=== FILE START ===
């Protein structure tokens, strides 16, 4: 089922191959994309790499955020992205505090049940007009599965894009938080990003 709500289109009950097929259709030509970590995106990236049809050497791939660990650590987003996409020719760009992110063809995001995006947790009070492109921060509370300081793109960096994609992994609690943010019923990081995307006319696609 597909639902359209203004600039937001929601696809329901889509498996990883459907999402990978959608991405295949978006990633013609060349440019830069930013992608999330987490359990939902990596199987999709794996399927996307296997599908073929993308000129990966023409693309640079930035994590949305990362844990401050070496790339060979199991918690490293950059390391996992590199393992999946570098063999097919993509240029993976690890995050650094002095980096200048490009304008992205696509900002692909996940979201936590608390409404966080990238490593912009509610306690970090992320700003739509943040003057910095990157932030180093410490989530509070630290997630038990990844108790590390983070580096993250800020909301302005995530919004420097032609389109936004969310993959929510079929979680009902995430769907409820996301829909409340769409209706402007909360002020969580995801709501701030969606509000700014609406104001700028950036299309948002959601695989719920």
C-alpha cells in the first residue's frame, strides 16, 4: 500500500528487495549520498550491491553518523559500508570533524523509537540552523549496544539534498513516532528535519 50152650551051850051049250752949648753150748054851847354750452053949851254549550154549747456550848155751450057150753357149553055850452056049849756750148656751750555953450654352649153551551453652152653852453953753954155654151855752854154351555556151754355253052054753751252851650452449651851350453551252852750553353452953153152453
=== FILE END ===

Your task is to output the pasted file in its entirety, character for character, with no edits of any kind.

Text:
């Protein structure tokens, strides 16, 4: 089922191959994309790499955020992205505090049940007009599965894009938080990003 709500289109009950097929259709030509970590995106990236049809050497791939660990650590987003996409020719760009992110063809995001995006947790009070492109921060509370300081793109960096994609992994609690943010019923990081995307006319696609 597909639902359209203004600039937001929601696809329901889509498996990883459907999402990978959608991405295949978006990633013609060349440019830069930013992608999330987490359990939902990596199987999709794996399927996307296997599908073929993308000129990966023409693309640079930035994590949305990362844990401050070496790339060979199991918690490293950059390391996992590199393992999946570098063999097919993509240029993976690890995050650094002095980096200048490009304008992205696509900002692909996940979201936590608390409404966080990238490593912009509610306690970090992320700003739509943040003057910095990157932030180093410490989530509070630290997630038990990844108790590390983070580096993250800020909301302005995530919004420097032609389109936004969310993959929510079929979680009902995430769907409820996301829909409340769409209706402007909360002020969580995801709501701030969606509000700014609406104001700028950036299309948002959601695989719920």
C-alpha cells in the first residue's frame, strides 16, 4: 500500500528487495549520498550491491553518523559500508570533524523509537540552523549496544539534498513516532528535519 50152650551051850051049250752949648753150748054851847354750452053949851254549550154549747456550848155751450057150753357149553055850452056049849756750148656751750555953450654352649153551551453652152653852453953753954155654151855752854154351555556151754355253052054753751252851650452449651851350453551252852750553353452953153152453